Are you strong enough?

For strong, read ‘robust’. Climbing, more than most sports reverses (or at least alters) the tensile
loads going through the body. Bones, used to absorbing compression forces are suddenly being
stretched and bent and twisted. Ligaments are being pulled on – all the time! And muscles are being
asked not to move but to hold very still.
This creates a conflict in the beginner. Each body tissue type needs to adapt and this takes different
amounts of time depending on the tissue and the force. Muscles are the first to adapt – if I want
strong muscles I just need to repeat a load many times. However, the tendons at the end of the
muscle take at least 6 months to adapt so will complain if the loads applied are too heavy or too
frequent.
Bones get strong pretty quick too, a few weeks of jumping off boulder problems and you’ll know
what I mean as the ligaments holding you together start to ache. Ligaments take well over a year to
adapt. The most common injuries in climbing walls are sprains and dislocations. Even without
specific trauma the ligaments start to tear and hurt, nowhere is this more painfully noticed in the
climber than in the fingers. Climbers have thicker fingers than non-climbers, fact. But that doesn’t
happen overnight.
How, then do you avoid injury when climbing? You don’t, it’s inevitable but don’t be disheartened.
Most climbing injuries make you stronger and they all make you wiser. But here’s a few top tips to
keep in the back of your mind:

• Train for fitness first; climbing is good for cardiovascular fitness if you do enough of it. It
takes 40% more effort for you heart to pump blood to your arms than your legs. So for at
least 6 months stay on the easy stuff but do lots of it.
• Learn good technique early. You may notice at the wall that some people can climb really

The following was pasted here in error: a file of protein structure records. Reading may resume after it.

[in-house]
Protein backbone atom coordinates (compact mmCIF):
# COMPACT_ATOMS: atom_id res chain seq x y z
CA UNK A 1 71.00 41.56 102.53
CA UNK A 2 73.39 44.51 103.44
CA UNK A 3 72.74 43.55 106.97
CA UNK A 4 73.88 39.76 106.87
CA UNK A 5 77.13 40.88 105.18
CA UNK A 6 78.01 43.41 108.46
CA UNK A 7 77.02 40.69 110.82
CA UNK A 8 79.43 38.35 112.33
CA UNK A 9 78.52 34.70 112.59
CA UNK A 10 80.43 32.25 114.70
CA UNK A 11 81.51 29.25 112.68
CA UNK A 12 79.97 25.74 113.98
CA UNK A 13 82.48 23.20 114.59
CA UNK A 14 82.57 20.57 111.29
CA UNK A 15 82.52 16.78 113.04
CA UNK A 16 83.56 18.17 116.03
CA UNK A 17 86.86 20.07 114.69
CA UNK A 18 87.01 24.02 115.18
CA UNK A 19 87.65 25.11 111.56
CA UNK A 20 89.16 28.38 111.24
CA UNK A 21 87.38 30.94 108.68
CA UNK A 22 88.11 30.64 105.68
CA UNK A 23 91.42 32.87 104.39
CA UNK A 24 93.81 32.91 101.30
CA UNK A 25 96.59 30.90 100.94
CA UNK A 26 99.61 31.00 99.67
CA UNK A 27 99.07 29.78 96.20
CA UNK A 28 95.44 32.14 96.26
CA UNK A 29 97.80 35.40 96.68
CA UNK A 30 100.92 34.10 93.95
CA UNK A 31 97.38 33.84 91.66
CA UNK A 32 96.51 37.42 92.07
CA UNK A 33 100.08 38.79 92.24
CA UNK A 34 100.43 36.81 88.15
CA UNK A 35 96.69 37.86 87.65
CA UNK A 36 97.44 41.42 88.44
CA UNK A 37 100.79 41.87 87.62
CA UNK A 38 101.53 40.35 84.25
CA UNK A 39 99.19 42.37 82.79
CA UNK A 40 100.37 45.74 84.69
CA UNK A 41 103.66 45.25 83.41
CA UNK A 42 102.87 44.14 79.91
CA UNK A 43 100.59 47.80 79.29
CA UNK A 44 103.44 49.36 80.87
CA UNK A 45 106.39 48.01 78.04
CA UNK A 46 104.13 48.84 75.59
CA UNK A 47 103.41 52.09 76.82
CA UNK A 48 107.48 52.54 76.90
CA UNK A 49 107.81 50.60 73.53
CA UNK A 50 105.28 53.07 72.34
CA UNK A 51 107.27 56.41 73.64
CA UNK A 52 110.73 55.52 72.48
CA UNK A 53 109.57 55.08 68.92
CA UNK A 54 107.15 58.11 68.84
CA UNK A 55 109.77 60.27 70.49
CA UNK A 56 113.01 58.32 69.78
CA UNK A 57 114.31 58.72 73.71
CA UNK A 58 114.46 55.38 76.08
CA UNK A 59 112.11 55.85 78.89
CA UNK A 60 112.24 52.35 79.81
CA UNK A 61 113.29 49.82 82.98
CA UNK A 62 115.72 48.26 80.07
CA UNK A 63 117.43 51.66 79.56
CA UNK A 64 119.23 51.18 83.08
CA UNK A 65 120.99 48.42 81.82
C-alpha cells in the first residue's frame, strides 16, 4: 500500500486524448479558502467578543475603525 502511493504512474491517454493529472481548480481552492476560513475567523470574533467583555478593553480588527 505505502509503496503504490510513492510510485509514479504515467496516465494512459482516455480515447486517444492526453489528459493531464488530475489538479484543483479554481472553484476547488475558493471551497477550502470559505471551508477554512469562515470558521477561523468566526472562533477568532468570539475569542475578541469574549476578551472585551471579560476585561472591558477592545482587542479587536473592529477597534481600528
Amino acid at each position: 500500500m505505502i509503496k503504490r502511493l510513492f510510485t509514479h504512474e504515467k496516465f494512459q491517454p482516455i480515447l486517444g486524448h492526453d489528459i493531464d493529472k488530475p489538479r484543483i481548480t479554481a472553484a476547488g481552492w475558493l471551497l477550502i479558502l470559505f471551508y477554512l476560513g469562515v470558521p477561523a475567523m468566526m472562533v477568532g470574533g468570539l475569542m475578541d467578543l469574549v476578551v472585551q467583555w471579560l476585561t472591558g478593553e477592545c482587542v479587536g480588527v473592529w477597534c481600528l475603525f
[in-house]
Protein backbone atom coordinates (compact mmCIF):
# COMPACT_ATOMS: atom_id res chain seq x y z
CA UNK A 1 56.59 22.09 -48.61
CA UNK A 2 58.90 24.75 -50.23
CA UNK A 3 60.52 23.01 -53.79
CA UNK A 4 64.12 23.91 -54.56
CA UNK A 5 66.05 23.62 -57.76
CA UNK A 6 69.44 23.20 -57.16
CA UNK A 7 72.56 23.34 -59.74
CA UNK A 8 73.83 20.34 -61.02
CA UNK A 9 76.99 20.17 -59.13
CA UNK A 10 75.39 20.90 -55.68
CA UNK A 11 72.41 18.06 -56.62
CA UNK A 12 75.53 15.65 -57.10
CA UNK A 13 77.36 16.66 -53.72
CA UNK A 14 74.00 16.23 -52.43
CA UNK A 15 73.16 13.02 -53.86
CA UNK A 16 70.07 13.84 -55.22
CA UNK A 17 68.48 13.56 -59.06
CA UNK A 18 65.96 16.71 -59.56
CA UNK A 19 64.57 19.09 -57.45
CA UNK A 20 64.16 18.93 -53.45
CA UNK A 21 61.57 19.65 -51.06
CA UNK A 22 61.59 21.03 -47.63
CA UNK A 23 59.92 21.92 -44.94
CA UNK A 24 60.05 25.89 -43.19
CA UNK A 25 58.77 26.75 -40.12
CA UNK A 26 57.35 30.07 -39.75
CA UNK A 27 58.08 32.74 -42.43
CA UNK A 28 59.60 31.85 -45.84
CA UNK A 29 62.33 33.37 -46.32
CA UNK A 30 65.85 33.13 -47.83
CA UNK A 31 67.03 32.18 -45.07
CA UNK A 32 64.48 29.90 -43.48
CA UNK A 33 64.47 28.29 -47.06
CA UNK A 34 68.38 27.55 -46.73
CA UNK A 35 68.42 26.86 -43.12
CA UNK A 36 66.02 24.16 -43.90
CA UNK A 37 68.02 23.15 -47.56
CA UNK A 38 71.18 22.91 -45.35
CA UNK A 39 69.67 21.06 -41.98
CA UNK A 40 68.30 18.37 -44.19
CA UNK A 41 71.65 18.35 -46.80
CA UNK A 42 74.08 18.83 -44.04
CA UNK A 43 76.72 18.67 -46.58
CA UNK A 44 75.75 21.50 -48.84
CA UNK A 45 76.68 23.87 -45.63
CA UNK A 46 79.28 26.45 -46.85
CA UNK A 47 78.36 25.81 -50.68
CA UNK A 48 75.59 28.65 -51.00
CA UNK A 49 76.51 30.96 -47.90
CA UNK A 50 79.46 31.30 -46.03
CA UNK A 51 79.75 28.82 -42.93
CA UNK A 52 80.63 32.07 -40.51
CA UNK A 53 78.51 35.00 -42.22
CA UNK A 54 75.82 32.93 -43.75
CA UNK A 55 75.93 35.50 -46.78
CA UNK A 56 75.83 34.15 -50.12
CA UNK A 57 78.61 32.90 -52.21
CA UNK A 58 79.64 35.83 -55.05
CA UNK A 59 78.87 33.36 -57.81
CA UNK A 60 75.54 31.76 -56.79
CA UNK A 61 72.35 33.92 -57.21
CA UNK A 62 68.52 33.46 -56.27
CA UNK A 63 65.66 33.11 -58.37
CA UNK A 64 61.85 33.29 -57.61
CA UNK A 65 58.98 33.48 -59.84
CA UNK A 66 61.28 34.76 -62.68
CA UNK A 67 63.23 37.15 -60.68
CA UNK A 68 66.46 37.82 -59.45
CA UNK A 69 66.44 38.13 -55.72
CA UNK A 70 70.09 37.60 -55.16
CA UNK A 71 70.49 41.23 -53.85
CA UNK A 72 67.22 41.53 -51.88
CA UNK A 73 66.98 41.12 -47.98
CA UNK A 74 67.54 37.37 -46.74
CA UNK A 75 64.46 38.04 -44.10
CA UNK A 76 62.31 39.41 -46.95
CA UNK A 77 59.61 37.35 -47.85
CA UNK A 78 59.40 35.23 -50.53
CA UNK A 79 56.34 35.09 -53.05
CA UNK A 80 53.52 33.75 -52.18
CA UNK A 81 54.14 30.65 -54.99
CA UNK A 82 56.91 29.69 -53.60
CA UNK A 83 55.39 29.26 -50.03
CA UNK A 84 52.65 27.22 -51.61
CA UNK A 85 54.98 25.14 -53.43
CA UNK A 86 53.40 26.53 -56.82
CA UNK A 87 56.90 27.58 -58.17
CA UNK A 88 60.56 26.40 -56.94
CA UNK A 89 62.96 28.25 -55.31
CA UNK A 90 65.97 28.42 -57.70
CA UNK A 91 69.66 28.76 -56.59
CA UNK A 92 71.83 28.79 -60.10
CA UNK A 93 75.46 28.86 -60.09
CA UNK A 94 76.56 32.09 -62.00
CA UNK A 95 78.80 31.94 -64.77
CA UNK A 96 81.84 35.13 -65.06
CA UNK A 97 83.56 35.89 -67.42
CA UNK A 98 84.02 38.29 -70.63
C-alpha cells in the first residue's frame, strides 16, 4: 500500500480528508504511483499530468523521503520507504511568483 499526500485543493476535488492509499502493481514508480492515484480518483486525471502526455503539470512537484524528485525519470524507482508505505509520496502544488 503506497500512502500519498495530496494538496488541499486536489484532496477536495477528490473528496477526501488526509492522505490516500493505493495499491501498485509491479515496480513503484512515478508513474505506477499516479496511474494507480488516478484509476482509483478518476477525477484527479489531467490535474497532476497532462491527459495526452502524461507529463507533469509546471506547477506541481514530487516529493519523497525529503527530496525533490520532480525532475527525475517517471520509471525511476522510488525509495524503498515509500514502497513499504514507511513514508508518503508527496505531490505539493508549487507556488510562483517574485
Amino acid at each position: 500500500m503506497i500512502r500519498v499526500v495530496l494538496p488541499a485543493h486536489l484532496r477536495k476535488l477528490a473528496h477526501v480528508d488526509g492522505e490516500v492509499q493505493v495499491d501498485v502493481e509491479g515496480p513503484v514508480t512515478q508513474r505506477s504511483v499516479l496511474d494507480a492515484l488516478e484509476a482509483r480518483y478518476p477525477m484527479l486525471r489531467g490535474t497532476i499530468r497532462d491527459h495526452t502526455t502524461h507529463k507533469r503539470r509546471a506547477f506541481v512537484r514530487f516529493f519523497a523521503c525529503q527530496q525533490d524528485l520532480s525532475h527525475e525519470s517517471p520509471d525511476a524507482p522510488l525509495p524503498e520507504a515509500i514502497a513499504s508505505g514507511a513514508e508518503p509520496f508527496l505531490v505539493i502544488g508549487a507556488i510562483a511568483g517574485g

hard problems despite them not looking particularly strong; it’s skill. Climbing is a skill you
can learn but unless you’re ‘a natural’ you’ll benefit from professional coaching. Ask yourself;
do you know what the following terms mean. Gaston, flag, dead-point, knee-drop, eccentric
lower, crimp, guppy, barn-door? If not, you need a coach.
• TRAIN for finger strength i.e. specific techniques, don’t assume it will happen on its own. Ask
a coach (a qualified one) for good training tips not your mates, especially the strong ones.
• Stretch – a bit. Not too much if you find it boring or are not a pro climber but frequently
throughout your session especially fingers, pecs, lats and neck. If you get good, stretch a lot.
• Don’t jump off but climb down; reversing climbing moves improves strength AND technique.
• See a Physiotherapist if you get injured. Most climbing walls will use someone who has
specialist knowledge so ask them who they recommend.

They say climbing exercises more muscles in the body than any other sport so there are a lot of ways
to get injured but the reality is that very few people do if compared to something like football or
rugby. Climbing is about control, it is about balance, it is about mental discipline. Climbing is “a head
game” so the best advice is if you’re feeling off your game, don’t climb – you’ll get hurt.

This is John on The Moth on Saturday. A great route at Hard Severe

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